Flora’s Forum: When did you know you were an artist?
In school. I won awards and got a scholarship to attend Baker Hunt Art Academy in Covington, Kentucky. I loved art and seeing what other people had created from their experience. I always wanted to be a commercial artist, like my Uncle Emil, who headed the art department at Dunlop Tire and Rubber, but was told this was not possible, as I would become a nurse like my mother and aunt.
Flora’s Forum: Younger readers may not understand that was the times back then, in the 1950s, not always having control of your vocation as a woman.
Bartos: Yes, career choices were secretary or nurse.
Flora’s Forum: Or teacher!
Water lily pond at the Denver Botanical Garden.
Bartos: I’ve enjoyed a long career in nursing, and also have been reclaiming my love for art over the years. Another passion of mine is in increasing the inclusion and importance of women artists in the history and ongoing story of art.
Flora’s Forum: Where do you gather most of the inspiration for your work?
Bartos: First hand, from nature. I am drawn by dramatic light and shadow on a subject. I love the masses and patterns of color in flowers and gardens. The dramatic transformation from backlighting gets me every time.
Flora’s Forum:Do you have a story for us about an experience involving your artwork?
Bartos: I’m a member of the Garden Artists group and of the Plein Air Artists Colorado, and go painting with them every chance I get. Last weekend, there was a marathon paintout here in the Springs where artists from across the state came together to paint all day, starting at sunrise (actually before sunrise) at 5 am. It was the first time (and maybe the only time) I completed 5 paintings on location in one day. It was a good challenge.
Monet’s Garden, Giverny, France.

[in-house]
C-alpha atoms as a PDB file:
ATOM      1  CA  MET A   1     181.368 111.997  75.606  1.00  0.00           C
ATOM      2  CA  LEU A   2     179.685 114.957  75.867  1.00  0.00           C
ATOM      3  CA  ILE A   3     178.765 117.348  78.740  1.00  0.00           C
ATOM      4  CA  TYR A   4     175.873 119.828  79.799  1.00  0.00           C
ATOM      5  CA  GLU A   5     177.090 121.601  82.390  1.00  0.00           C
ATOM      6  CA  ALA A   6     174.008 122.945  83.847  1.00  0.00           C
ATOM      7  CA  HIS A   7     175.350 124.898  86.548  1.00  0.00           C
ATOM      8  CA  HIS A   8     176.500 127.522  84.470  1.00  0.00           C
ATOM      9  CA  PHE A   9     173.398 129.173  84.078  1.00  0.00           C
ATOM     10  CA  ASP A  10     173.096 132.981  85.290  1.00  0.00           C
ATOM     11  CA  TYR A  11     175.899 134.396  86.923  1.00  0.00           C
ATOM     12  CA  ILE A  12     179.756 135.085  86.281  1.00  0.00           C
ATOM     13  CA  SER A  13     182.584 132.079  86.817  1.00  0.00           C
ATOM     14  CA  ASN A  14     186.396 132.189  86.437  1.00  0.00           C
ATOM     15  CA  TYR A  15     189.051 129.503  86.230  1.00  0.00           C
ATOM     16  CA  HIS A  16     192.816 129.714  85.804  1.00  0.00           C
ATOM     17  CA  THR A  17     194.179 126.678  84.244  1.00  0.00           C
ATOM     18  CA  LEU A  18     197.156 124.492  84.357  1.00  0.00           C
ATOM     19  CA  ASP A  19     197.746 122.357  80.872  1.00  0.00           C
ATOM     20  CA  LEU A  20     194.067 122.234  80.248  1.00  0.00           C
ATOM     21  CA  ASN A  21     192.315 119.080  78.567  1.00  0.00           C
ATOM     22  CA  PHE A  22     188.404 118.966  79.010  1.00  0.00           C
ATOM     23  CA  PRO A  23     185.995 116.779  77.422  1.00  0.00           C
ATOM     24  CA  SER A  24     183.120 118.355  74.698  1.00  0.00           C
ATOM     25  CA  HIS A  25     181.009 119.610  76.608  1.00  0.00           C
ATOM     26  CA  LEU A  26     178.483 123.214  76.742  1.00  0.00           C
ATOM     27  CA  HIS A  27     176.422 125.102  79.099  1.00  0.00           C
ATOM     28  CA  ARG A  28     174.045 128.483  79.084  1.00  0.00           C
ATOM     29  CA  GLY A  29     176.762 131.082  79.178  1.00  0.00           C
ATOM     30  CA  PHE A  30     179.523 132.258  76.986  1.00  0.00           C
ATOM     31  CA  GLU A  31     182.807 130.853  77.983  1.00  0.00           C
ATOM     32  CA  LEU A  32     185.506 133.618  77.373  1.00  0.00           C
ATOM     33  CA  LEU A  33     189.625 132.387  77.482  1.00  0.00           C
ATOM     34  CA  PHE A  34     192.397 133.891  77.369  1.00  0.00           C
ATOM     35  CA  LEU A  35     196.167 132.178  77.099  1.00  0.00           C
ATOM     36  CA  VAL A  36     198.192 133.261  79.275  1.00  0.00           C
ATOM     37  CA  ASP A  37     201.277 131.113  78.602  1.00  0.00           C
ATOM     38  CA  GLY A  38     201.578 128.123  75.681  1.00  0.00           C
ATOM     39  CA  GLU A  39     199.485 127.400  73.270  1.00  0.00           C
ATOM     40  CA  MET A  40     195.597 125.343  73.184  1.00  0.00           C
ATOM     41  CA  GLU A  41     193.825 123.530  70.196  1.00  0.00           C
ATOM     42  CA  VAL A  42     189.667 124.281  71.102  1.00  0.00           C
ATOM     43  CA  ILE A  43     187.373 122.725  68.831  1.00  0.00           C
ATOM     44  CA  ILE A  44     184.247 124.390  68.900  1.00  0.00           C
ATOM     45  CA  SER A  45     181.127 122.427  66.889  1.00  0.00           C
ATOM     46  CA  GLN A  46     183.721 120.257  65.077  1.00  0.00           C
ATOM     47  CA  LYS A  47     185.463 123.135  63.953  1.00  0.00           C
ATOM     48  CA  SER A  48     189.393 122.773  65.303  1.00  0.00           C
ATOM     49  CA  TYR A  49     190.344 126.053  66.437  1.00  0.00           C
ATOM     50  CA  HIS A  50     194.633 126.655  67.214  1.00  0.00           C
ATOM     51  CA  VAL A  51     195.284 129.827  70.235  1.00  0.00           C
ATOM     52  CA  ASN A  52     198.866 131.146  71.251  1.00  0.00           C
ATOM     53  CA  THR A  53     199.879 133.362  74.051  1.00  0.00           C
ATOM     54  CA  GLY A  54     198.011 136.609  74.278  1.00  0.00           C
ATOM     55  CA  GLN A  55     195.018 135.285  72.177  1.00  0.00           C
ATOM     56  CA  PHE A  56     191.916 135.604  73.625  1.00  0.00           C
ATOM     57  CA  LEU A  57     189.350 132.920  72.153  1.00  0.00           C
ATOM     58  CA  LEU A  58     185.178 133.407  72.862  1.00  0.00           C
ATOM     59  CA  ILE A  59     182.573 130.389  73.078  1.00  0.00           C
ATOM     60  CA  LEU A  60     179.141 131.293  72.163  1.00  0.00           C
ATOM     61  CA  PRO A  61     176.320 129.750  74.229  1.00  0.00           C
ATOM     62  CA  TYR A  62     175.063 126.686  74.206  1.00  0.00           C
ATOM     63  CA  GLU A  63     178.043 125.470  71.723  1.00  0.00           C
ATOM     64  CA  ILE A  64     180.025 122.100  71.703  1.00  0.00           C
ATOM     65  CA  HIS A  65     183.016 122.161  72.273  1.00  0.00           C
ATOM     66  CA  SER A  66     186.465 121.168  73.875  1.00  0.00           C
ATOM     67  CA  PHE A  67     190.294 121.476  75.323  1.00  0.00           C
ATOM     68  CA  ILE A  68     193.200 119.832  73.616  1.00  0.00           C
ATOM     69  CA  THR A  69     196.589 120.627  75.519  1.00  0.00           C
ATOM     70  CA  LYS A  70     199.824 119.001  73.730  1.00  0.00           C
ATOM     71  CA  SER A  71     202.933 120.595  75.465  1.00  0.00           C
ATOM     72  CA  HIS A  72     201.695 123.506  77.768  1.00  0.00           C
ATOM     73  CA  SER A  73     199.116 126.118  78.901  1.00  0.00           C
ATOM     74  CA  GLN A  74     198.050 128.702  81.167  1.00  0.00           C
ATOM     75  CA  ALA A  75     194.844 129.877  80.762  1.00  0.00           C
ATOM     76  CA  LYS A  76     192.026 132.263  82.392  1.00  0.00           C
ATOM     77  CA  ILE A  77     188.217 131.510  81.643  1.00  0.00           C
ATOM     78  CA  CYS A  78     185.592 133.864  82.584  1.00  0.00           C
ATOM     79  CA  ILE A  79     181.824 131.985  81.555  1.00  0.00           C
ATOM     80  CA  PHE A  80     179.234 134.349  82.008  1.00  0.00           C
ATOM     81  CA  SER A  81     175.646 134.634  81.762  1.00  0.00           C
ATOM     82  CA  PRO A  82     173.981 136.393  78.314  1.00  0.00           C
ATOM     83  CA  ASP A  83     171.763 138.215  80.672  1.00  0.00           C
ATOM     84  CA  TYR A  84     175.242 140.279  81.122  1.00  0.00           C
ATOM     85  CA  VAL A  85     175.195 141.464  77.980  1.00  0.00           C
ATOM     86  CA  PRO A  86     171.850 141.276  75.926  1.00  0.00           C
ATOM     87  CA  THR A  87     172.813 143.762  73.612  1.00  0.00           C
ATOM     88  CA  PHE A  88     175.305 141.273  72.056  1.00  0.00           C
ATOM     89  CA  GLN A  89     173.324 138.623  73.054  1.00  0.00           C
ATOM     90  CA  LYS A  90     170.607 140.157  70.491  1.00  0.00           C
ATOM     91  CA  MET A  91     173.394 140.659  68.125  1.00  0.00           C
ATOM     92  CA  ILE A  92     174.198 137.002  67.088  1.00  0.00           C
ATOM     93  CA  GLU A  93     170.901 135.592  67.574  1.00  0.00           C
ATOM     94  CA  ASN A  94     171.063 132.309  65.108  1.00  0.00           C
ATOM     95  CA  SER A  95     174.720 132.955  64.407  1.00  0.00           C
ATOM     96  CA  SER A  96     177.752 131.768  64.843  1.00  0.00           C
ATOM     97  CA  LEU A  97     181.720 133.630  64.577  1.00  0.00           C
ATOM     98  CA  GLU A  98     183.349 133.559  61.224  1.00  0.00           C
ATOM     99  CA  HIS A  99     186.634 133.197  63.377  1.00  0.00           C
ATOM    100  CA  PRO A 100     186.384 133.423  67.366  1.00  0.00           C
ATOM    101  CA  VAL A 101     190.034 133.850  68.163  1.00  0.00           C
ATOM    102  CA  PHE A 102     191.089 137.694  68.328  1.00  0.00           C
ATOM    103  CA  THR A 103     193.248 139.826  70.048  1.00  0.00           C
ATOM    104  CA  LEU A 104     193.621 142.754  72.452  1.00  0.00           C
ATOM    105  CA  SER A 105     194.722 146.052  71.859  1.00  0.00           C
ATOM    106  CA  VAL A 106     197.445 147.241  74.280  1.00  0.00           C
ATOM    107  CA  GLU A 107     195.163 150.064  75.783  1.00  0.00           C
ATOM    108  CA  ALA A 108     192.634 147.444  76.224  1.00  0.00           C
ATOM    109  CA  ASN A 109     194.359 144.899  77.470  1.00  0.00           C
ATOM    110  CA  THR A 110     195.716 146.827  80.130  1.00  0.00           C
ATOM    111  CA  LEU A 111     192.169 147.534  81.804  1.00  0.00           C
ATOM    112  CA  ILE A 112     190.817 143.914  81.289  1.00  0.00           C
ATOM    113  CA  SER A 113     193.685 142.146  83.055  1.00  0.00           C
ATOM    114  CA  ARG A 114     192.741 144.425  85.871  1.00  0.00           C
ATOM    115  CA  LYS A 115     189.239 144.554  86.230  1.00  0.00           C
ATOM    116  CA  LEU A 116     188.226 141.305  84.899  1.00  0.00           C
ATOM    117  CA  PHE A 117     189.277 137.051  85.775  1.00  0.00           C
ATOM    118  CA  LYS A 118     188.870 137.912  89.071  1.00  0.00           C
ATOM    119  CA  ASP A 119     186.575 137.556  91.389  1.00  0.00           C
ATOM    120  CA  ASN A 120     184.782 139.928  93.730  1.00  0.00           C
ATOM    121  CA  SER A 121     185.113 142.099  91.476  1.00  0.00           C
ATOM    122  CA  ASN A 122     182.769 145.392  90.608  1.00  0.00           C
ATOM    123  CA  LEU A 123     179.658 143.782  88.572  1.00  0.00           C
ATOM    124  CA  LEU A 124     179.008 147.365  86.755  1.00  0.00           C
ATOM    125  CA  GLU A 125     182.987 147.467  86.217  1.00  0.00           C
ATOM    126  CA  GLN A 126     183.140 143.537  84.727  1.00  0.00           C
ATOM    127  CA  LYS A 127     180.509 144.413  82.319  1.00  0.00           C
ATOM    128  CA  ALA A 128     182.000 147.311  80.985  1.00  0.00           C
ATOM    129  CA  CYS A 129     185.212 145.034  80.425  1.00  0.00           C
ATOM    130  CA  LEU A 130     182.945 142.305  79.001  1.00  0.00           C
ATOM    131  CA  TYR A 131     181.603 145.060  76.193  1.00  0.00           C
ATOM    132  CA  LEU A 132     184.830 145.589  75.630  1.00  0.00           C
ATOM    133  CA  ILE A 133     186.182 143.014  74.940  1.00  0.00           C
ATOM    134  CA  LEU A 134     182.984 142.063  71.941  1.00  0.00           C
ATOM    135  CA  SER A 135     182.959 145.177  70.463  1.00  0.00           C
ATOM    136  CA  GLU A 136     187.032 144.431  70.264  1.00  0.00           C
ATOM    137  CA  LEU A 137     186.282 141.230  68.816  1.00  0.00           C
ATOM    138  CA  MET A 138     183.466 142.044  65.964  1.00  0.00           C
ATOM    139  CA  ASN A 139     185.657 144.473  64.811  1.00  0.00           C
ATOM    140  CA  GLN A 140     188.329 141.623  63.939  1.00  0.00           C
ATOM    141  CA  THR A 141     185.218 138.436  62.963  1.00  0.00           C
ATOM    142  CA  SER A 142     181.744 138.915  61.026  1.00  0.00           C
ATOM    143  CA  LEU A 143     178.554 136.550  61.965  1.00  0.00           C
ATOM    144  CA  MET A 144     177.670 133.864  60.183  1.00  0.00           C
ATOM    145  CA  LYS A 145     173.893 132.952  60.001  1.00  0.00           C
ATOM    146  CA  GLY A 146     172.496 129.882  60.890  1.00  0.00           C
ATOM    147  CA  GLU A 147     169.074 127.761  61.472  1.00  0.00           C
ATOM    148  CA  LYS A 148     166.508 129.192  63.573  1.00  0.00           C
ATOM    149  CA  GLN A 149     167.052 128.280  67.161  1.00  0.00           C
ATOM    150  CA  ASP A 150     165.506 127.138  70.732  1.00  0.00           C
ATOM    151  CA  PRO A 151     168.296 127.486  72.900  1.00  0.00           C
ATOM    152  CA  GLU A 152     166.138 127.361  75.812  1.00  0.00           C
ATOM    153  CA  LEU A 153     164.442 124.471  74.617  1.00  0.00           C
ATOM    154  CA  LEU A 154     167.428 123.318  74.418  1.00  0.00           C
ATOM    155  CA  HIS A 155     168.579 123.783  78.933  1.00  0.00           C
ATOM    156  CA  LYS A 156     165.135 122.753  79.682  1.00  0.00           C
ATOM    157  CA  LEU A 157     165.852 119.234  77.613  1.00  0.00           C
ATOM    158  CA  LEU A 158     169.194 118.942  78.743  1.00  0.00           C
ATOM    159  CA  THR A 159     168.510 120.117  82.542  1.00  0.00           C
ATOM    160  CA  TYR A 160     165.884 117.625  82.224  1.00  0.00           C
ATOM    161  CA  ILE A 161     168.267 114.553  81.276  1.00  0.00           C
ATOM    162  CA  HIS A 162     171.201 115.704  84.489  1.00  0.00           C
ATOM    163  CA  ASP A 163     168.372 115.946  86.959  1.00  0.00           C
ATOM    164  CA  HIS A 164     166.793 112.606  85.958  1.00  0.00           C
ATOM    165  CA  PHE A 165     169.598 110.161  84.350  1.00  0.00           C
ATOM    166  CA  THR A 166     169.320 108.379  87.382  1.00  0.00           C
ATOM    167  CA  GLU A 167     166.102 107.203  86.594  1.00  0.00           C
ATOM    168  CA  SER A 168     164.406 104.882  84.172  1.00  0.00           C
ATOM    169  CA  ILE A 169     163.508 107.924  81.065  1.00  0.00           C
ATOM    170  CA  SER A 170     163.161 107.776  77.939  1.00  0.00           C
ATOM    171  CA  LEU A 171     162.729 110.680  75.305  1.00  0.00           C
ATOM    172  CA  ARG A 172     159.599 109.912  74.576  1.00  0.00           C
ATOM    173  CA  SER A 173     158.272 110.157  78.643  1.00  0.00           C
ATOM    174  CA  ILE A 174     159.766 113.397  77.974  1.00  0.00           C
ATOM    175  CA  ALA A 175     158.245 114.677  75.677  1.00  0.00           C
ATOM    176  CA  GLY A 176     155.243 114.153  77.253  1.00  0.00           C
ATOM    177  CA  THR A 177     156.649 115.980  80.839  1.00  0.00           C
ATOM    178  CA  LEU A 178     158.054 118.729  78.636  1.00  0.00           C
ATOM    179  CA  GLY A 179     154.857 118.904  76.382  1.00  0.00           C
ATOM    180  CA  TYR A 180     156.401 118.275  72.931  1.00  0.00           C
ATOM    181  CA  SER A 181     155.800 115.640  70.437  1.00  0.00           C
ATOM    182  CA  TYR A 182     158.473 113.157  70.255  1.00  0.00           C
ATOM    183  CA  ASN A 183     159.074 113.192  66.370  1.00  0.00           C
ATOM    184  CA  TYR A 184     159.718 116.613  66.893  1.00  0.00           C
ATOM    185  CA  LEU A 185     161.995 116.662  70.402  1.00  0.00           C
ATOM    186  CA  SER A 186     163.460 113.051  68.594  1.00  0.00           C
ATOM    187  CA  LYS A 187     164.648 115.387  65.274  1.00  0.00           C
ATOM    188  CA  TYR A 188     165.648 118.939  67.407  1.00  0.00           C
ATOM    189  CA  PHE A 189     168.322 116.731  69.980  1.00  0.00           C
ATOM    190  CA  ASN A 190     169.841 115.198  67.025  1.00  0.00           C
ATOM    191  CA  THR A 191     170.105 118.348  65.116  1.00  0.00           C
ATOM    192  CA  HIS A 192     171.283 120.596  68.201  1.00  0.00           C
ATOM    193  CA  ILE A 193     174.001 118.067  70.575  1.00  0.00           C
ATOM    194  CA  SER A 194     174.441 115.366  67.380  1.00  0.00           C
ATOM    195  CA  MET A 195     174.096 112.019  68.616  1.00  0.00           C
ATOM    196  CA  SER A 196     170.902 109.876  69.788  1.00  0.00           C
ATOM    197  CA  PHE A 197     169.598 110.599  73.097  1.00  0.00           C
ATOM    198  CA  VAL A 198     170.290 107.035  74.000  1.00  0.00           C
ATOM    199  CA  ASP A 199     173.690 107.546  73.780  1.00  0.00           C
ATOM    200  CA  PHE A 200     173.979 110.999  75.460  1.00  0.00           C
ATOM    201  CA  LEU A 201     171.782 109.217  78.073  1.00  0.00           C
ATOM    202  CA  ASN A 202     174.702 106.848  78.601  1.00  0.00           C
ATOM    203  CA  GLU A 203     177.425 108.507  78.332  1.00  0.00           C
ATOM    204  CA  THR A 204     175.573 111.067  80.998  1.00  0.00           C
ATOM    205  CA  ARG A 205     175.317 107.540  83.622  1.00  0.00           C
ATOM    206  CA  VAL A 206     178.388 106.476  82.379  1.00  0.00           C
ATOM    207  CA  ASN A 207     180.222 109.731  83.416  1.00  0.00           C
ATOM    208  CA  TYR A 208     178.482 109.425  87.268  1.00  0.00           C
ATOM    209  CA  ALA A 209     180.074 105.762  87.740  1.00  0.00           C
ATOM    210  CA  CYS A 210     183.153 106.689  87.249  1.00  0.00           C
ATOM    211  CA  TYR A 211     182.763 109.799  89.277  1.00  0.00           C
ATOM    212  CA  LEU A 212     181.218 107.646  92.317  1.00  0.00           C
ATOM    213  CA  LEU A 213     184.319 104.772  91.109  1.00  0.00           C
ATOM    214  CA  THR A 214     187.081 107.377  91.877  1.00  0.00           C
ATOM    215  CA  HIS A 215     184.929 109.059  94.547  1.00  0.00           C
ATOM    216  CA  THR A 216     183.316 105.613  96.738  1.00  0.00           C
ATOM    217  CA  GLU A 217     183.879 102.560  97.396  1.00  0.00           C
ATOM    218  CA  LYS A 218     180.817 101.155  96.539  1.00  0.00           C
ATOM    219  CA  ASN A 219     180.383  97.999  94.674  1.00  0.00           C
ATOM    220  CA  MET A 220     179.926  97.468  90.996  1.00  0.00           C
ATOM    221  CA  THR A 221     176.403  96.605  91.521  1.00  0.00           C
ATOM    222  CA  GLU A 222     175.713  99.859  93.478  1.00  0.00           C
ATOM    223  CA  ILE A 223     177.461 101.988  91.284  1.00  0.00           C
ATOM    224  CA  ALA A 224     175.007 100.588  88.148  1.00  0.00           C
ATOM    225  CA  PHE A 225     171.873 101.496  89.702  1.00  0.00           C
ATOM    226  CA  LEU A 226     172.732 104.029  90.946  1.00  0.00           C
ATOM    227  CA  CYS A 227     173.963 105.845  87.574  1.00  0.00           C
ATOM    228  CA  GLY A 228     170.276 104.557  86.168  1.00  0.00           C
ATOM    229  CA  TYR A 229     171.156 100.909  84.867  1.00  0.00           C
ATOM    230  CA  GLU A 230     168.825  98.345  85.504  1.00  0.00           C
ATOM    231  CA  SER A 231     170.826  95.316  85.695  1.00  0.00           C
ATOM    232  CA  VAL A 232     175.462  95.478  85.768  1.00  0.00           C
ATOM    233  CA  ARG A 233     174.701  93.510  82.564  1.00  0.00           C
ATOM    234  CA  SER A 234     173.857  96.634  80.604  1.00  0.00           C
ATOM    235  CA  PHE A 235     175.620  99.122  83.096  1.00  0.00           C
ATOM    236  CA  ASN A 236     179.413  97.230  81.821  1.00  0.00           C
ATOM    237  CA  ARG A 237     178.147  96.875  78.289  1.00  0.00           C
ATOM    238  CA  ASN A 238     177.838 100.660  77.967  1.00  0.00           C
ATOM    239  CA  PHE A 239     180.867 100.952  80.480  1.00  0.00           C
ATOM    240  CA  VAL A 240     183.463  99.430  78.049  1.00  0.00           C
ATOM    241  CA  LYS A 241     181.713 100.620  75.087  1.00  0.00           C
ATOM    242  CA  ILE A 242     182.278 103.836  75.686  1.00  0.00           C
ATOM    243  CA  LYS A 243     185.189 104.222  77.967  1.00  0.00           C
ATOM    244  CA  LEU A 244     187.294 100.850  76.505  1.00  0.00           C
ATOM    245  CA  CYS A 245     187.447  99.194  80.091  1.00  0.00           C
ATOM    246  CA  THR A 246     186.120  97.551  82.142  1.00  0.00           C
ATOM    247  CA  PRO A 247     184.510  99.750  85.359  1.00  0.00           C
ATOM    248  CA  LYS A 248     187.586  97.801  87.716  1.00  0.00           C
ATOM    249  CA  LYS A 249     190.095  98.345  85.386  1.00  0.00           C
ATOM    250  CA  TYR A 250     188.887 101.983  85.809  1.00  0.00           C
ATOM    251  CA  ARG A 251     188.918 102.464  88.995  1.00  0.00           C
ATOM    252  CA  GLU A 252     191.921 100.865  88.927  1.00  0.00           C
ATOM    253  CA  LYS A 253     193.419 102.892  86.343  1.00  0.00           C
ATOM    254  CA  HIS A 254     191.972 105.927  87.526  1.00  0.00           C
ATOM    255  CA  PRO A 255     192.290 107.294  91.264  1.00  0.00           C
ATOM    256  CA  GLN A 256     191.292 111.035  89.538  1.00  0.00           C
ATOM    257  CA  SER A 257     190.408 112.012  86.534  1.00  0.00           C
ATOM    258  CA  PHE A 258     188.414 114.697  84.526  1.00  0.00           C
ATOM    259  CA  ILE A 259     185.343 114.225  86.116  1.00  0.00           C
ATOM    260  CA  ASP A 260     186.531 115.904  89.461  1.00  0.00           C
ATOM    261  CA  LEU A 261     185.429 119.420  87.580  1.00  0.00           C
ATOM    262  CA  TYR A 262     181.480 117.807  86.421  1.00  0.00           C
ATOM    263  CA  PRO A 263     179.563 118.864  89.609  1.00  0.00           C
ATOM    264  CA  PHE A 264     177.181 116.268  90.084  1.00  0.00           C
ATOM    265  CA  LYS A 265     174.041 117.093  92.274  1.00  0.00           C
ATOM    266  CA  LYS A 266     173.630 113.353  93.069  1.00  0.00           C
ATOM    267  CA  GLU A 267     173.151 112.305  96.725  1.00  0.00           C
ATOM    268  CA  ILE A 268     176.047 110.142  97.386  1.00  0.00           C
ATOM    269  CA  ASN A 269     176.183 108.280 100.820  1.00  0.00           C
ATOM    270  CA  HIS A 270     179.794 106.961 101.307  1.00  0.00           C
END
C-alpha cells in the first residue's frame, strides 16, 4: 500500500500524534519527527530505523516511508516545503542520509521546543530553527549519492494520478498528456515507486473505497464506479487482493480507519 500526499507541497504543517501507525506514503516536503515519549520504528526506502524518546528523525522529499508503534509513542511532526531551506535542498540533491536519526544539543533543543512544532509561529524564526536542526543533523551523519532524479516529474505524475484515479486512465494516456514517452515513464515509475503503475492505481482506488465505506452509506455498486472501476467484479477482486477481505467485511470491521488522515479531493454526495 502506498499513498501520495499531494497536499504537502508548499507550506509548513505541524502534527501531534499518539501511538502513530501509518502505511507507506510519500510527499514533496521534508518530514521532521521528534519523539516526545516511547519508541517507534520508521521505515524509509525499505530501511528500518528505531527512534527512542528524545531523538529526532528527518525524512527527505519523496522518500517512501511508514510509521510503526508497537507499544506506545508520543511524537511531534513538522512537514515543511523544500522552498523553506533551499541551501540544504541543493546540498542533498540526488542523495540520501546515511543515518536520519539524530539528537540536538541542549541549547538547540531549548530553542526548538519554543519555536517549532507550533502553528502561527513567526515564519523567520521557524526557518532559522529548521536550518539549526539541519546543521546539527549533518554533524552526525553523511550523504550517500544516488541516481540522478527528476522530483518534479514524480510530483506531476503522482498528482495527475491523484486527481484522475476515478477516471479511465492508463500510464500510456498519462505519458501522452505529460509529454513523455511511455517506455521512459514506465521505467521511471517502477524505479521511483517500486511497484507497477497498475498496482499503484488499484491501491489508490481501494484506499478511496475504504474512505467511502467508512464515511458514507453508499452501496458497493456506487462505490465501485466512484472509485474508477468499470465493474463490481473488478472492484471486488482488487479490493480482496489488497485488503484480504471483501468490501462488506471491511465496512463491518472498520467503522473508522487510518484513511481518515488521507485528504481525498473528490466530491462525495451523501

Flora’s Forum: I love the Garden Artists group; it was a pleasure of having them over to my humble garden last year. I have to say I felt a little intimidated as my garden is not a fancy, expensive one with hired help!
Bartos: We love real gardens, ones that reveal the gardener’s hand and creativity.
Flora’s Forum: What, in your opinion, is the most difficult thing about art?
Bartos: The most challenging is balancing the marketing and sales part with the painting time. I’ve taken trips with my work to Taos, Pueblo, Denver, Loveland, and Evergreen so far this year. I go on these trips for both painting and marketing. [Deb’s work is in the museum at Taos, a Denver gallery, and in Pueblo at the Sangre de Cristo Arts Center.] The biggest frustration I have is that no matter what, it seems there is never enough time to paint, as there are so many ideas I have for paintings, and I see new ones every time I go out the door, look out my window, or look at my photo files on my computer. I do think it has to be this way, as the experience of life adds depth to what shows up and how it shows up on my canvas.
Flora’s Forum: What are your goals? You mentioned a book and teaching classes in one of our earlier conversations–can you go into that?
Bartos: I’ve been creating a Shutterfly book that showcases some of my garden paintings, and would love to have a large venue for a garden paintings show somewhere. I want to increase awareness of my work, and find the perfect homes for my paintings that are for sale. I want to keep on painting, learn and grow as I paint, and enjoy time with other artists painting in beautiful places. I taught Art Appreciation for 7 years at the university level, and would consider a low key plein air class here in my garden, but this is my first summer with just a flextime part-time nursing job, so am enjoying the ability to travel and paint.
Window Boxes, Murano Italy.
Flora’s Forum: Where may we view your work online?
My website is www.debbartos.com, and my facebook page is Deb Bartos Fine Art. I list the most current events and paintings there sooner than on my website.
Flora’s Forum: Thank you for taking the time to share your work with us, Deb. It’s been a pleasure.